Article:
Business software is a big deal. Switching (that is, moving your data from one platform to another platform,) is a very big deal. It takes time, is rarely 100% accurate, and might come with a fee. Better that you should spend some time in the magical world of Free Trials before you end up with a system that hates you as much as you hate it. Watch the videos. Go on webinars and ask questions. Talk to your peers. (And your CPA.) Over these next few posts, I’ll discuss the various tasks you should consider finding software for.
But first, I’ll share my criteria for evaluating software.
Pretty much all the good stuff is in the cloud these days. This allows the developers to update and refine things more easily. Of course, this means they get to charge you for it over and over again… While most apps for business purposes can be purchased directly by the end user, check for discounts. Some things can be a little cheaper if you buy it through the software’s partner program (that is, someone who’s passed the certification for that particular software.) Some are cheaper if you pay a year at a time instead of monthly. Some accountants and bookkeepers package multiple apps into a really good deal. (We do!) So, first of all, look for the best deal.
Next, make sure it integrates smoothly with all the other things you are using. This is a very fluid area. Products are changing and making new alliances all the time.
Be careful about overlap and peripheral tasks. Some apps are going nuts adding new but unessential features that don’t really work all that well, and effectively make the initial product sort of clunky.
Make sure there is a help desk that speaks your language. As easy as these apps may be, problems nonetheless crop up, and it’s good to be able to call for help.
Finally, I expect software to be easy to use. If the software expects you to purchase a pile of training hours when you sign up, or it encourages you to attend the annual user conference where everyone gets together to share tips and tricks and learn all the new stuff, then maybe the software is a little too complicated. In this day and age, software should have plenty of free (F – R – E – E) videos easily available online. Nobody plows through user manuals anymore.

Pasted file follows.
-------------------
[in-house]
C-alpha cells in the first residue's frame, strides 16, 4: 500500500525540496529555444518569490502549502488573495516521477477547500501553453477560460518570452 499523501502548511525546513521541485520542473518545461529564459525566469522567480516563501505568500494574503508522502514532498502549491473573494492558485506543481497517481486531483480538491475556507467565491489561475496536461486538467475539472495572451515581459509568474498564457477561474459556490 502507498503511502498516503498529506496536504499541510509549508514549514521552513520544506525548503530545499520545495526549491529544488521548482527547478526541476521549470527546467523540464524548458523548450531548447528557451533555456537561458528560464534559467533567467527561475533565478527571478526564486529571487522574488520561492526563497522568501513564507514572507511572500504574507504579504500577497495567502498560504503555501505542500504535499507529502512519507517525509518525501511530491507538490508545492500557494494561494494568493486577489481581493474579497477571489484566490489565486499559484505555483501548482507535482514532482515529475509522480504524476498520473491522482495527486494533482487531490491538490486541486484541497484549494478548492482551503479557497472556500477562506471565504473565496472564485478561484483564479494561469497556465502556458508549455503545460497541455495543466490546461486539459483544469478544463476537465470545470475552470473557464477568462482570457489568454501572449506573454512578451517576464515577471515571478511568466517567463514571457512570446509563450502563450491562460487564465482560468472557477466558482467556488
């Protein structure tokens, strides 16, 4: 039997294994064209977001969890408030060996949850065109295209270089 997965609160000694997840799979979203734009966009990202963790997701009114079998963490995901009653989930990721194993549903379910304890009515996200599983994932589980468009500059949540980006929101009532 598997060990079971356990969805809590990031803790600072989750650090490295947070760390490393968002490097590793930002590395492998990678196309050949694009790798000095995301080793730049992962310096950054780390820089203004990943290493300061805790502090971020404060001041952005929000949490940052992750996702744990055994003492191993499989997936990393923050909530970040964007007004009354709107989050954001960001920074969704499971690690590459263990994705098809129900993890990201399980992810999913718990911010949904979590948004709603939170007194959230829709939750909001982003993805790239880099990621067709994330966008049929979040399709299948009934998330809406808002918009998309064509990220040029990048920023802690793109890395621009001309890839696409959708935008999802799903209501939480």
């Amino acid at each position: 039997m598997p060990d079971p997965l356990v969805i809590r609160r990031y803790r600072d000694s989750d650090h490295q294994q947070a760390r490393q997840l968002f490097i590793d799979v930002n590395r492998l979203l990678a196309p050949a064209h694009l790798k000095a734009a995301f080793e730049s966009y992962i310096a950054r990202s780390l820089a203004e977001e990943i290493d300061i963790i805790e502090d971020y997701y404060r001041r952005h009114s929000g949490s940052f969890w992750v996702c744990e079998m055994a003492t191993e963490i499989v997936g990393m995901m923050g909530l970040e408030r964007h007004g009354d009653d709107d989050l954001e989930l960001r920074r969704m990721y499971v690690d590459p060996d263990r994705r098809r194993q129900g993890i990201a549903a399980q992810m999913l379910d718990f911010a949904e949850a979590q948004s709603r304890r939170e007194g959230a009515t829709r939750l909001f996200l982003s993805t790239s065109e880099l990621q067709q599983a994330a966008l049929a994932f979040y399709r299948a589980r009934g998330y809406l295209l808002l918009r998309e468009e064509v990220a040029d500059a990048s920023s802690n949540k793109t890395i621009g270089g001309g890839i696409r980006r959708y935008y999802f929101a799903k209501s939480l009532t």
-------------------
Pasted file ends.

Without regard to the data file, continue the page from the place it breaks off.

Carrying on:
This brings me to a caution about bookkeeping software. If you think you can just enter a unique username and get to work, you are a fool. And if you think you can just take a class and immediately do it yourself, you have been deluded. Look at it this way: any software program that offers a class for 6 or 8 hours (or 2 days) to teach “the basics” has to be more involved than you have patience for. When I teach software, I spread it over a couple months, and only reveal something new after my students have had time to master the previous lesson. I want you to be good at doing it, not just intellectually aware that certain stuff can be done…somehow.
Yes, you’ll probably manage to enter some data, and you will undoubtedly figure out how to print the checks to pay your bills. But these programs are very B-I-G, and they provide so many ways to get it wrong. It pains me to see diligent entrepreneurs faithfully relying on numbers that actually make no sense. Please don’t get in over your head. Consider this: surely you are better at what you do than I might be, and my project would be handled and completed so much more efficiently and reliably when I hire you than if I insist on doing it myself. Nuff said.